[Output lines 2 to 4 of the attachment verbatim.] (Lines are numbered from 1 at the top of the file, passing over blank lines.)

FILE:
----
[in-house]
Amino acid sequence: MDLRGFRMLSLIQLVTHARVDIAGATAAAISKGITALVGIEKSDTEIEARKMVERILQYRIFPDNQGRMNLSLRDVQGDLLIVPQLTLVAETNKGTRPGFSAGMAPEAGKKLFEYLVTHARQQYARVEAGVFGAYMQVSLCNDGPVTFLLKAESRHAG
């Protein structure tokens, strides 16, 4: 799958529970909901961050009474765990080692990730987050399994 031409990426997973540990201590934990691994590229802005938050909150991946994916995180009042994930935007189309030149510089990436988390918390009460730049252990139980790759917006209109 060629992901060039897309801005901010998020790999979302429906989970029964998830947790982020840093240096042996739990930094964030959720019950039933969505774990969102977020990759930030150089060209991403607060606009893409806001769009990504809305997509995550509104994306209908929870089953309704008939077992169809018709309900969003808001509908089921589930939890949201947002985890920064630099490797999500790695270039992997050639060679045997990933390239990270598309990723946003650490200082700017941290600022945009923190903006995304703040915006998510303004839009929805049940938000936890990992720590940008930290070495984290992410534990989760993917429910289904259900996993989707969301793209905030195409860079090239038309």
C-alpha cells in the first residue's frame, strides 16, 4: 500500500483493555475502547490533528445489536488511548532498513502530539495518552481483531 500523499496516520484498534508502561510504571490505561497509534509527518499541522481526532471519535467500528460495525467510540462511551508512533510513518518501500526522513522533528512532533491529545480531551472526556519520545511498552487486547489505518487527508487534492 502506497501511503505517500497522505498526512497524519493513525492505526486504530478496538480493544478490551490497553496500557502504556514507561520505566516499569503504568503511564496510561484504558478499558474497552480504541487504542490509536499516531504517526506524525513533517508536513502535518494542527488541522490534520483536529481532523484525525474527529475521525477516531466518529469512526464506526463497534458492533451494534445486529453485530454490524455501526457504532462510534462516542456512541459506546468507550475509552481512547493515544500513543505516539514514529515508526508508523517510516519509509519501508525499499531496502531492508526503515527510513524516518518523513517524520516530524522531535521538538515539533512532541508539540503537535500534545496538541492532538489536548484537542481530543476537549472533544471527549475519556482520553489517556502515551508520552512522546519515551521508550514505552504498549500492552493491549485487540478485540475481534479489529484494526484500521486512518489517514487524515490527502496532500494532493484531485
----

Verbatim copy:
Amino acid sequence: MDLRGFRMLSLIQLVTHARVDIAGATAAAISKGITALVGIEKSDTEIEARKMVERILQYRIFPDNQGRMNLSLRDVQGDLLIVPQLTLVAETNKGTRPGFSAGMAPEAGKKLFEYLVTHARQQYARVEAGVFGAYMQVSLCNDGPVTFLLKAESRHAG
């Protein structure tokens, strides 16, 4: 799958529970909901961050009474765990080692990730987050399994 031409990426997973540990201590934990691994590229802005938050909150991946994916995180009042994930935007189309030149510089990436988390918390009460730049252990139980790759917006209109 060629992901060039897309801005901010998020790999979302429906989970029964998830947790982020840093240096042996739990930094964030959720019950039933969505774990969102977020990759930030150089060209991403607060606009893409806001769009990504809305997509995550509104994306209908929870089953309704008939077992169809018709309900969003808001509908089921589930939890949201947002985890920064630099490797999500790695270039992997050639060679045997990933390239990270598309990723946003650490200082700017941290600022945009923190903006995304703040915006998510303004839009929805049940938000936890990992720590940008930290070495984290992410534990989760993917429910289904259900996993989707969301793209905030195409860079090239038309």
C-alpha cells in the first residue's frame, strides 16, 4: 500500500483493555475502547490533528445489536488511548532498513502530539495518552481483531 500523499496516520484498534508502561510504571490505561497509534509527518499541522481526532471519535467500528460495525467510540462511551508512533510513518518501500526522513522533528512532533491529545480531551472526556519520545511498552487486547489505518487527508487534492 502506497501511503505517500497522505498526512497524519493513525492505526486504530478496538480493544478490551490497553496500557502504556514507561520505566516499569503504568503511564496510561484504558478499558474497552480504541487504542490509536499516531504517526506524525513533517508536513502535518494542527488541522490534520483536529481532523484525525474527529475521525477516531466518529469512526464506526463497534458492533451494534445486529453485530454490524455501526457504532462510534462516542456512541459506546468507550475509552481512547493515544500513543505516539514514529515508526508508523517510516519509509519501508525499499531496502531492508526503515527510513524516518518523513517524520516530524522531535521538538515539533512532541508539540503537535500534545496538541492532538489536548484537542481530543476537549472533544471527549475519556482520553489517556502515551508520552512522546519515551521508550514505552504498549500492552493491549485487540478485540475481534479489529484494526484500521486512518489517514487524515490527502496532500494532493484531485